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"Aladdin" Review: It's Got Faults But Disney Charm Too!

"Aladdin" Review: It's Got Faults But Disney Charm Too!

To have seen Aladdin in theaters in 1992 as a child means that you will go into Aladdin 2019 with ice in your veins! At least I did. How many times did I rewatch the VHS with my brother? How do I still know all the words to the songs? It was the Disney magic and the incredible voice acting of Robin Williams that made the film so special. Don’t worry ice kings and queens, Disney hasn’t lost its magic and Will Smith knows how to create a new genie instead of trying to fill those unmatchable genie shoes! It will take a while for the ice to melt, but this film is charming enough to do it.

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Aladdin (Mena Massoud) is a street thief with dreams of being somebody. He’s got a good heart but no money in his pocket. After a chance encounter with Jasmine (Naomi Scott), the Princess of Agrabah, Aladdin is smitten but knows he doesn’t stand a chance with her as a lowly street rat. So when the nefarious Jafar (Marwan Kenzari) forces him to retrieve a lamp from the Cave of Wonders that happens to hold a powerful genie, Aladdin’s windfall is significant. Genie (Will Smith) can make all his wishes come true, or at least three of them. 

That previous paragraph was for anyone who was born in the last seven years. The beloved classic tale hasn’t changed much, but co-writers John August and Guy Ritchie are wise enough to know that making a live action version of a classic means that you need to deviate a little. The minor changes that they make to the film are the right shift in a new direction. Disney princesses are a lot stronger than they used to be. Princess Jasmine is more defined as a person than she was in the past. She’s crafted into a tangible character who shows real leadership, a zest for life and courage. Genie and Aladdin’s relationship is a little more intertwined as Genie has the ability to take on a human form outside of his usual blue, legless shape.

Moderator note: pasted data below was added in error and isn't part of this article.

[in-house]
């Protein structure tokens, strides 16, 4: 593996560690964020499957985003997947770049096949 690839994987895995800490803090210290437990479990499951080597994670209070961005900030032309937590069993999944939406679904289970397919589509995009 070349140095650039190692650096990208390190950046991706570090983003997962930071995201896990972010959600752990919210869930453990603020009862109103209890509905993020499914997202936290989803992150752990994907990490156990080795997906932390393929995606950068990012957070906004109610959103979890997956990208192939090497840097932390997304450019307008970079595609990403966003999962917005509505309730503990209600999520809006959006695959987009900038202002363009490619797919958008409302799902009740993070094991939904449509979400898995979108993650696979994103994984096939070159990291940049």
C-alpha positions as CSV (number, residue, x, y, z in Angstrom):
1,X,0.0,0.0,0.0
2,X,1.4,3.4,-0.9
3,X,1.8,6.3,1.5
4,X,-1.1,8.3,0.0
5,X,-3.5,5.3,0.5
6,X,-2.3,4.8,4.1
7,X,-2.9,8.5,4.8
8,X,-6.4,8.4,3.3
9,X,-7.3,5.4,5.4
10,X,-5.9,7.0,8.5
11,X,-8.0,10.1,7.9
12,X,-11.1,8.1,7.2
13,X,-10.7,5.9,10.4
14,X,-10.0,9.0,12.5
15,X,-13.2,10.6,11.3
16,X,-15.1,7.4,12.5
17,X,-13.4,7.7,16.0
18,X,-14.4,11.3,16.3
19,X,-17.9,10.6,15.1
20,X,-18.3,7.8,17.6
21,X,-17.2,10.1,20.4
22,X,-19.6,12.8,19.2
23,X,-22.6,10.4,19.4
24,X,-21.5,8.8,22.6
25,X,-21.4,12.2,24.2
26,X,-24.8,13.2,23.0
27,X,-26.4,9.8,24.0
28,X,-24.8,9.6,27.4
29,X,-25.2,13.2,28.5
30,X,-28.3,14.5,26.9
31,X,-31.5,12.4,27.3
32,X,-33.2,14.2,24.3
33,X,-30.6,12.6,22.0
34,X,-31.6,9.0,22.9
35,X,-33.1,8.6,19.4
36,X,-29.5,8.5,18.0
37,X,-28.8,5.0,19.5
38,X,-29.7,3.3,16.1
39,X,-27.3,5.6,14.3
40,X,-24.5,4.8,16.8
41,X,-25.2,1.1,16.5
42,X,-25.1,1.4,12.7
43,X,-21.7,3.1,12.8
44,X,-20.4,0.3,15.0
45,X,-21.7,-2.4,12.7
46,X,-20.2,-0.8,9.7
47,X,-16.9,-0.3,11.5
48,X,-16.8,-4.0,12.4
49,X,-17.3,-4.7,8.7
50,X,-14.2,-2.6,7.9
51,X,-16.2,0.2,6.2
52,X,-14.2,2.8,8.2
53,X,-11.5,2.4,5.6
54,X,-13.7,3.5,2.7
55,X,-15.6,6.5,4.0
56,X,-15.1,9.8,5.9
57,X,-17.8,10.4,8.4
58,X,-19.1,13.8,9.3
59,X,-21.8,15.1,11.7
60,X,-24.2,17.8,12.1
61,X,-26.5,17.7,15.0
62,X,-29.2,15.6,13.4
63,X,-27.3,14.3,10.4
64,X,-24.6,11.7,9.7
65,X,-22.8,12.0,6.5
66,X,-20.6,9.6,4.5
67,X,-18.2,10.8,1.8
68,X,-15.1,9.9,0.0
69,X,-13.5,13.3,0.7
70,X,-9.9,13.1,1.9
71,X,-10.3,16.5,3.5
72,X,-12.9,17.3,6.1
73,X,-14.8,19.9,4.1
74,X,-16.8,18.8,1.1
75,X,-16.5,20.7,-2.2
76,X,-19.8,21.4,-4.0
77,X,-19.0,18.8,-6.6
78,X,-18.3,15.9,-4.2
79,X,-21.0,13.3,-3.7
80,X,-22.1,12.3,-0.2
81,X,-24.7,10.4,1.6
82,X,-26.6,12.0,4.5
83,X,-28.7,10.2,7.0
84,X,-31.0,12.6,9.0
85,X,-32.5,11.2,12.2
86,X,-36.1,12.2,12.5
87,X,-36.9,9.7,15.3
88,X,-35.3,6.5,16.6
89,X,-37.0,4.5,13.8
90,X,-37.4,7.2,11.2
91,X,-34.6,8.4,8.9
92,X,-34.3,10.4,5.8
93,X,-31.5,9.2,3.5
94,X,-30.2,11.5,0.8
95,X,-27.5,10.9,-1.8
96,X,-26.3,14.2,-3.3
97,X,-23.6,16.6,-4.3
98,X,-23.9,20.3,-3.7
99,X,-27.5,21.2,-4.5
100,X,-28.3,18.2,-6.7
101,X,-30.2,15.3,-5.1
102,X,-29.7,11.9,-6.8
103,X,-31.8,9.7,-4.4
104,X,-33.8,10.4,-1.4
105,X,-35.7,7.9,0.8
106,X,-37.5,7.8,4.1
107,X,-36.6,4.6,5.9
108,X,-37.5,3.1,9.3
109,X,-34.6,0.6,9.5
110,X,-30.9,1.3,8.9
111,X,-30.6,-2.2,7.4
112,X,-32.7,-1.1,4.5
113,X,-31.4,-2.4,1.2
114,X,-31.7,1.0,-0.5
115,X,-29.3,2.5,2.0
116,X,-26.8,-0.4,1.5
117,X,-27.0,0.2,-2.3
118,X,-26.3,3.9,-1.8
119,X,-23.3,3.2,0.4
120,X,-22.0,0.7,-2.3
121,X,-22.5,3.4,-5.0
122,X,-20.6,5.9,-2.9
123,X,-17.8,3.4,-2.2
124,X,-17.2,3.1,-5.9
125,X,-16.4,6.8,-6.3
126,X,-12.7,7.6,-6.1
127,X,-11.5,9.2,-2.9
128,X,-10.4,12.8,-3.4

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The film must lean on the nostalgia of the classic film and songs though. It asks you to forgive the fact that Will Smith can’t sing and that the musical arrangements of many of the songs are a bit of a step down from the originals. Perhaps because three new lyricists worked on this with one of the original songwriter, Alan Menken. Mena Massoud feels like he was casted for the smile and energy that Aladdin has in the animated version, but it not for his musical talent. In fact, much of the film’s musical numbers sound like they should be on Broadway and director Guy Ritchie shoots them like he’s covering a stage play. 

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While the film has its eyebrow raising, cringeworthy moments, when songs aren’t being sung, the drama is universally touching. The life lessons of being yourself, speaking up for yourself, and doing right by other people is clear. The budding romance between Princess Jasmine and Aladdin has all the right Disney feels. So while it has its faults, the bold step to recreate Aladdin may prove to be worth it this weekend. It will certainly be a good time for families, and at least we’ll get to hear DJ Khaled the next time we’re in a Disney theme park!

Rating: B-

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